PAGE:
Gothic realism in the here and now: haunted houses of a dead boom
CULTURE SHOCK:IT’S A SIMPLE, three-letter word: “now”. It means our own time, the present tense, the moment we inhabit. And it suggests that this moment can be distinguished from what has preceded it; the past. Now is living; the past is dead. Now is us; the past is them. It’s a pretty fundamental distinction, not least in culture. It governs one of the basic distinctions, that between tradition and innovation. It also underlies a basic demand that we often make of artists: that they not be stuck in the past, that they deal with the Irish “now”, the urgency of a culture in crisis.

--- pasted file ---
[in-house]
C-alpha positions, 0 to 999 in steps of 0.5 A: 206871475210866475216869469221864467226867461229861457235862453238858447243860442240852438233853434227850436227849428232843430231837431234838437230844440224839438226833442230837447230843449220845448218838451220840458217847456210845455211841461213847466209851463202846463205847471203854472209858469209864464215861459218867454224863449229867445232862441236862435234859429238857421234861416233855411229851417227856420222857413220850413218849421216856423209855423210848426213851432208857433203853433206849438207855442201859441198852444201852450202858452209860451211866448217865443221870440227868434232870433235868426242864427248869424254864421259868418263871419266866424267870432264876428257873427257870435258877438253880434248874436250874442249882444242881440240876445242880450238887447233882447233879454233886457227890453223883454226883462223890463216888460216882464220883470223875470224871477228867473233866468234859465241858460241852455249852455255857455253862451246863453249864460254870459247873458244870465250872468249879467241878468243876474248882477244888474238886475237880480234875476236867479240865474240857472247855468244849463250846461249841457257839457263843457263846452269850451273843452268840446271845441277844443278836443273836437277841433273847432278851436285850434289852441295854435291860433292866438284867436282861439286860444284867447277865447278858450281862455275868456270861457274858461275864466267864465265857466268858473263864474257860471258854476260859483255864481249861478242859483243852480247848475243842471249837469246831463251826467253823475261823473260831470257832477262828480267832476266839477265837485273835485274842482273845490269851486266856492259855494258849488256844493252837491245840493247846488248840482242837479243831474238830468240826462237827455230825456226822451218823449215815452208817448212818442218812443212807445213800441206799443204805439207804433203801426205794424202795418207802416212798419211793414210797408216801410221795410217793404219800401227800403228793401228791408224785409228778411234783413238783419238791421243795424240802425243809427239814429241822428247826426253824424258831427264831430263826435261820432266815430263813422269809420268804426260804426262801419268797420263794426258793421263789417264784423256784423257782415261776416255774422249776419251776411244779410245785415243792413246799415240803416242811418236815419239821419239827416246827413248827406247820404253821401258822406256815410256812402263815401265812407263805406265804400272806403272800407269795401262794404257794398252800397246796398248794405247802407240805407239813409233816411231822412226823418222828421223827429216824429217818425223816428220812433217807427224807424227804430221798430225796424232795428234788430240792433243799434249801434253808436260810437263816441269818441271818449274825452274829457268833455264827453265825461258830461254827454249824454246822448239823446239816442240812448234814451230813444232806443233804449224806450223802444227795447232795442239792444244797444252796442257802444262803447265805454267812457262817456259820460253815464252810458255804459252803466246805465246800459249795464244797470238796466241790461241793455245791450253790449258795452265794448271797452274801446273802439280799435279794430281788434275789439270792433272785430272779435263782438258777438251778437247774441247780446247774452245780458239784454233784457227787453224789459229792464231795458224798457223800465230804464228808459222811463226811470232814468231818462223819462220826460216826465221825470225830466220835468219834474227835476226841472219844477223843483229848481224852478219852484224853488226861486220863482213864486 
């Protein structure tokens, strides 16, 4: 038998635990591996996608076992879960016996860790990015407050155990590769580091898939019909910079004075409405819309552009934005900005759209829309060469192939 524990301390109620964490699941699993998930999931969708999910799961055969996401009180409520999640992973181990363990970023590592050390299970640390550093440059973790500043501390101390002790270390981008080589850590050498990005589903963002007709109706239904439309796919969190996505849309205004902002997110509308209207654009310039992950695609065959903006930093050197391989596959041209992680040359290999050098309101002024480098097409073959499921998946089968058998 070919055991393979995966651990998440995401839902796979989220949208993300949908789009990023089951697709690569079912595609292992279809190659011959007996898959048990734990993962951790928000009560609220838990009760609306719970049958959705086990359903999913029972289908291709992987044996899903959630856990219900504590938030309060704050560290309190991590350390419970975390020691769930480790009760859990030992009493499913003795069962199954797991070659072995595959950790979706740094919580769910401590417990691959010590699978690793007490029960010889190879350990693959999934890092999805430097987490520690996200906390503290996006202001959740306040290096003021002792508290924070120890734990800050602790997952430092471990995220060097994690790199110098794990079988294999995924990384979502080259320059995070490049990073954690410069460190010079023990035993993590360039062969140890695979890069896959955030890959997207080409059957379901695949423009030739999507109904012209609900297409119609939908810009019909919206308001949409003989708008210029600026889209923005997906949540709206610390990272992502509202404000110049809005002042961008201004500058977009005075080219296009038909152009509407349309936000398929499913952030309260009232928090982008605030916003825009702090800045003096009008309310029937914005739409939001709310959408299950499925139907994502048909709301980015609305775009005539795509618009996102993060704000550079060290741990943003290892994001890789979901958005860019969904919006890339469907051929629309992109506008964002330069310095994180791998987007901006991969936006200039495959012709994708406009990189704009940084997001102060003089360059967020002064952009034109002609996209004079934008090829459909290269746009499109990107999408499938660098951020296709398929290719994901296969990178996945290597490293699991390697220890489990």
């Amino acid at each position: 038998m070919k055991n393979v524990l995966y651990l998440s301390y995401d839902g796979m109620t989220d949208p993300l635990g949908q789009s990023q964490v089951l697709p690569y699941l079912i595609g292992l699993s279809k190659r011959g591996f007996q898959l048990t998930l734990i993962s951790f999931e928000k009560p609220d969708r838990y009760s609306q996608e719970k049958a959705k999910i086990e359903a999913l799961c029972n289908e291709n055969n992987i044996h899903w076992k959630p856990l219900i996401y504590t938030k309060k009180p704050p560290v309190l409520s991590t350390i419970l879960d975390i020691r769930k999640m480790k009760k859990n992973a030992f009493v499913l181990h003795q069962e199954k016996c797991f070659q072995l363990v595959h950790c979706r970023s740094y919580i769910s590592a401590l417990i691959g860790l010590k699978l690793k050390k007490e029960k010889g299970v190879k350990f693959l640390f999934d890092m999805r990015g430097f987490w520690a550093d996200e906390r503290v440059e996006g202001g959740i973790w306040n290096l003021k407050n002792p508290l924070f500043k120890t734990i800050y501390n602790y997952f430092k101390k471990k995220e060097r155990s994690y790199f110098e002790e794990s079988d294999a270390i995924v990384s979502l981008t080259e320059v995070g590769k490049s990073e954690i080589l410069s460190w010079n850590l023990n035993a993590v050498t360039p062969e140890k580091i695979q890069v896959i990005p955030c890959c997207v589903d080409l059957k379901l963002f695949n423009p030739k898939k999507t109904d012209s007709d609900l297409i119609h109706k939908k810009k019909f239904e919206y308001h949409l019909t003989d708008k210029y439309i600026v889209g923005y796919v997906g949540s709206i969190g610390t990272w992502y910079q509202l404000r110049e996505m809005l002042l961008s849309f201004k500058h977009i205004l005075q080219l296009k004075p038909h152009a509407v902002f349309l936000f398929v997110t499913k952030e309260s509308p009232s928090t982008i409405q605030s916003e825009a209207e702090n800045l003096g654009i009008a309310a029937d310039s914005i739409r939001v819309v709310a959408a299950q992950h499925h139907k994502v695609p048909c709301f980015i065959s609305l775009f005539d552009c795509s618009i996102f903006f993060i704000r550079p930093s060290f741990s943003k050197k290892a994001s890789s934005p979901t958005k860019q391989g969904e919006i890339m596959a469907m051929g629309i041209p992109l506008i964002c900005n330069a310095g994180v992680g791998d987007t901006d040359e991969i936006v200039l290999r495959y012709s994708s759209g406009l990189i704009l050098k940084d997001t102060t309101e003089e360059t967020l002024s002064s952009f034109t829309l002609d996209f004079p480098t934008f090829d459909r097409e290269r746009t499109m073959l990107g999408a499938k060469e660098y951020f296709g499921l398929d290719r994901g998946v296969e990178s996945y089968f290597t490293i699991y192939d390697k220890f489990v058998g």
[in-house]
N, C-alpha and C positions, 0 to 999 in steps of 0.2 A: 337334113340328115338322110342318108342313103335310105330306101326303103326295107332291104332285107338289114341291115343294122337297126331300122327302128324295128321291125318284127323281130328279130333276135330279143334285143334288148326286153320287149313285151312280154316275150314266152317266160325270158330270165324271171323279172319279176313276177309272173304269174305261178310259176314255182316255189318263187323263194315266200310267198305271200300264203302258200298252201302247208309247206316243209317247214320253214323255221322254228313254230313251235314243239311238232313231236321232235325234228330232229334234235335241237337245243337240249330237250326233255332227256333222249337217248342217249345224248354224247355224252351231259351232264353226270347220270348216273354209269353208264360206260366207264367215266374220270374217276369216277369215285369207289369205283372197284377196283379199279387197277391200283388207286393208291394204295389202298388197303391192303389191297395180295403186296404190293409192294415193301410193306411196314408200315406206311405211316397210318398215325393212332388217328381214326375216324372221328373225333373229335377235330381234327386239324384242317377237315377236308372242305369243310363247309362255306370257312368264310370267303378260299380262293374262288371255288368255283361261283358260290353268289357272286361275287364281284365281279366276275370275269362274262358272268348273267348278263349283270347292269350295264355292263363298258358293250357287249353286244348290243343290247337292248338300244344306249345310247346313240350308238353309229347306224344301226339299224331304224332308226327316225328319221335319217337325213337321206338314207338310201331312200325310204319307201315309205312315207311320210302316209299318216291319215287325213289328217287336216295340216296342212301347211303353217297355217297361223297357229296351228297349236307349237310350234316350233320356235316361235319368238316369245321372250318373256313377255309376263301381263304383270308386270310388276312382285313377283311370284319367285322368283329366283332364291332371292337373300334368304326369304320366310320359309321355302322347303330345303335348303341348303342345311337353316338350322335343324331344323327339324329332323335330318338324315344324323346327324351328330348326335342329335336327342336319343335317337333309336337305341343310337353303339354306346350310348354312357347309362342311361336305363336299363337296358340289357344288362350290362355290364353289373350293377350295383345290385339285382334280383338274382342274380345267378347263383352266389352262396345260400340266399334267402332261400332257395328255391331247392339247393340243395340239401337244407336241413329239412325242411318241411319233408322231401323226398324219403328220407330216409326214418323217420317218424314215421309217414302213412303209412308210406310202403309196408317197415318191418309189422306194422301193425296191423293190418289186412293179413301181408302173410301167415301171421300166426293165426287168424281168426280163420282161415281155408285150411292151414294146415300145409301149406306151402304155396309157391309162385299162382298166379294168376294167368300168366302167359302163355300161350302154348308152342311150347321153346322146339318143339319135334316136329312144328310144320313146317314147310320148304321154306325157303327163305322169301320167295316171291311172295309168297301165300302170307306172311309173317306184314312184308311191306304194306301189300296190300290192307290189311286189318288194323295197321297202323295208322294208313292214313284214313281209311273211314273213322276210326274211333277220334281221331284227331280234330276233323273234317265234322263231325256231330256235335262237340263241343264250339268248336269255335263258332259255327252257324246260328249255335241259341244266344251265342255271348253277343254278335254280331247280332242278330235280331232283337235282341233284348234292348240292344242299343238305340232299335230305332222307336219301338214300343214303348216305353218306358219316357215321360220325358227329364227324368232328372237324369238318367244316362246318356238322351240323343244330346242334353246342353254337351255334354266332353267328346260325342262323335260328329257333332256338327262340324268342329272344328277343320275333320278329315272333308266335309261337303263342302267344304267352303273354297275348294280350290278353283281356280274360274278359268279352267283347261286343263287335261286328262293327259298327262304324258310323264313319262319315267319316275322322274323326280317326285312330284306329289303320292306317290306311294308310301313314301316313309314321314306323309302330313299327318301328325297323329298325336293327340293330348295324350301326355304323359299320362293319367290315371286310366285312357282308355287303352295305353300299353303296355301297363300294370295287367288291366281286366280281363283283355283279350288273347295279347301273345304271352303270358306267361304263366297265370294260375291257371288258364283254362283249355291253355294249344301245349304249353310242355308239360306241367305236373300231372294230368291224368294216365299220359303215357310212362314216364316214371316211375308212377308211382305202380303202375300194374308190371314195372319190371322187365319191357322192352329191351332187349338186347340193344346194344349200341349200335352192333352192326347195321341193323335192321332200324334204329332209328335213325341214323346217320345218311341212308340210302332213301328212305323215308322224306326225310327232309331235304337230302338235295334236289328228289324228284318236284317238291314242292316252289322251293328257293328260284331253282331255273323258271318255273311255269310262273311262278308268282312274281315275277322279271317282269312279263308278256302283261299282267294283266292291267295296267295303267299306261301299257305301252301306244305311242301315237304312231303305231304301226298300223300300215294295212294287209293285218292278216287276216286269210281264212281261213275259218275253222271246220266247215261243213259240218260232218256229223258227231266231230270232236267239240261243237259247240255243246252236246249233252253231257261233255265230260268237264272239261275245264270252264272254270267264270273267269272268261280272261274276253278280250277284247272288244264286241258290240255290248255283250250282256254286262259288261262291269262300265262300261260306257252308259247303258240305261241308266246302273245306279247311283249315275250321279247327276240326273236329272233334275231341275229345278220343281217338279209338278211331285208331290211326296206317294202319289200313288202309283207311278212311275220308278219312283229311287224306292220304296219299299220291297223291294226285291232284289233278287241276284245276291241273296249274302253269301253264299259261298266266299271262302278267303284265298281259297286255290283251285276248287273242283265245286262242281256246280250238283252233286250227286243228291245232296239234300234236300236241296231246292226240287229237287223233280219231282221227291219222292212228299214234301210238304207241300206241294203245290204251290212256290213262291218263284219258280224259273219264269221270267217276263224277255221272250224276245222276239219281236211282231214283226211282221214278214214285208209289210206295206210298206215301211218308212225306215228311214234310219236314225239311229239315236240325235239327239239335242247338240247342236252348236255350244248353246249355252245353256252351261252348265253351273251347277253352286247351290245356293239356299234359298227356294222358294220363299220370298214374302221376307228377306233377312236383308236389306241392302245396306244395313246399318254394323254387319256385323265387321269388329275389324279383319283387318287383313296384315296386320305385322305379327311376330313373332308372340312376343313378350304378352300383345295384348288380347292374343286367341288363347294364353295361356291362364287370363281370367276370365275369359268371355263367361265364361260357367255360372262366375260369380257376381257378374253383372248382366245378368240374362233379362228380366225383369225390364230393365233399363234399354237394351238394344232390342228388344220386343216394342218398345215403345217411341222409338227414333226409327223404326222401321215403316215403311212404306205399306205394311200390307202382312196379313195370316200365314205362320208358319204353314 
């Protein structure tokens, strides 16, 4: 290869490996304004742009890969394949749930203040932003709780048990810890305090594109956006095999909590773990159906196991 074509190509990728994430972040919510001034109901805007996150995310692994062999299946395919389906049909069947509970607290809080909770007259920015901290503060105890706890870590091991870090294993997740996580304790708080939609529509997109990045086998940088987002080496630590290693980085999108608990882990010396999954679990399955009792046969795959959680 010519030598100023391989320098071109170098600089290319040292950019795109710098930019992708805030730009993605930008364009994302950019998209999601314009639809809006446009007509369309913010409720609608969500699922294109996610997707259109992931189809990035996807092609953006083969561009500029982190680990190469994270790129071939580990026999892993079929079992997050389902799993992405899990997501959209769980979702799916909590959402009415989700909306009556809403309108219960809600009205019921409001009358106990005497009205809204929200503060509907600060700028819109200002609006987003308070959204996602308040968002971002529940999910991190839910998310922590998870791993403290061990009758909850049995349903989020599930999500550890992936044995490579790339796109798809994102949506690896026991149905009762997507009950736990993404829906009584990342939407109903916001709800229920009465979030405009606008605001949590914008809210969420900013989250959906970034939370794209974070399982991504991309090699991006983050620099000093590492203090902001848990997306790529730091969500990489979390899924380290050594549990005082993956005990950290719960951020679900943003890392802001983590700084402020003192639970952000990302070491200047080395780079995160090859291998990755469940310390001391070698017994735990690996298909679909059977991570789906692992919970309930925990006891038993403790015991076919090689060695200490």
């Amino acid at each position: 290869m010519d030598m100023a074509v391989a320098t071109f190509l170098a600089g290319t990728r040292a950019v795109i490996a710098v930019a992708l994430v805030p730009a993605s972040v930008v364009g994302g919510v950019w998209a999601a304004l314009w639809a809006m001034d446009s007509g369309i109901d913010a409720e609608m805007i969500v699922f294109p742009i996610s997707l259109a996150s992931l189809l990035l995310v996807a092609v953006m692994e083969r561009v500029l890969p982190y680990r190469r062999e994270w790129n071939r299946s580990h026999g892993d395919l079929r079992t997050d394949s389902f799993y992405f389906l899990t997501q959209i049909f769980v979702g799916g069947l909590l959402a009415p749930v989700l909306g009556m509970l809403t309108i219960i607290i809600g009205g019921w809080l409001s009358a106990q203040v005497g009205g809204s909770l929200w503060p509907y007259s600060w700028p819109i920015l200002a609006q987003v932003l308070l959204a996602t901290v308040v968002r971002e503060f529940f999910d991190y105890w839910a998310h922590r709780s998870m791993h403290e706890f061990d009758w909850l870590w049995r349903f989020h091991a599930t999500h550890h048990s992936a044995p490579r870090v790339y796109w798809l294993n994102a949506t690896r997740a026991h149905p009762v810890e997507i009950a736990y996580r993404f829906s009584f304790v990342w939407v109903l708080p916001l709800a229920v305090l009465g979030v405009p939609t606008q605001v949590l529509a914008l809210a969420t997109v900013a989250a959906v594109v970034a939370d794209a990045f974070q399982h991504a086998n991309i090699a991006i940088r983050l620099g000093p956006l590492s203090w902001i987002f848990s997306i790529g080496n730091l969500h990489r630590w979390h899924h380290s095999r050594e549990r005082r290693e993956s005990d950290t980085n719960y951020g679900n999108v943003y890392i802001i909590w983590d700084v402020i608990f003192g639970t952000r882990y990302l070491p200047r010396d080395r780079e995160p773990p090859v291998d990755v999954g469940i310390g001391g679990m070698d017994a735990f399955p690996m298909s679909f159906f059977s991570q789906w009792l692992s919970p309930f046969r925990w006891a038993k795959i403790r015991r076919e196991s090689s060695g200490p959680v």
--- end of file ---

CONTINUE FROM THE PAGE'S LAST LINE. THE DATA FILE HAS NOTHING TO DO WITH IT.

The problem is that it doesn’t really work in Irish culture. When people think of the idea that the past will not lie down, they usually quote William Faulkner’s line, redolent of the Southern dilemma, that “The past is never dead. It’s not even the past.” But, from Irish culture, Eugene O’Neill’s Mary Tyrone takes the thought one step further: “The past is the present. It’s the future too, isn’t it?” When the past is “now”, the artistic genre that cannot be escaped is the gothic. It is the form of ghosts, revenants, the undead – embodiments of the past that will not stay where they should be but insist on invading the “now”.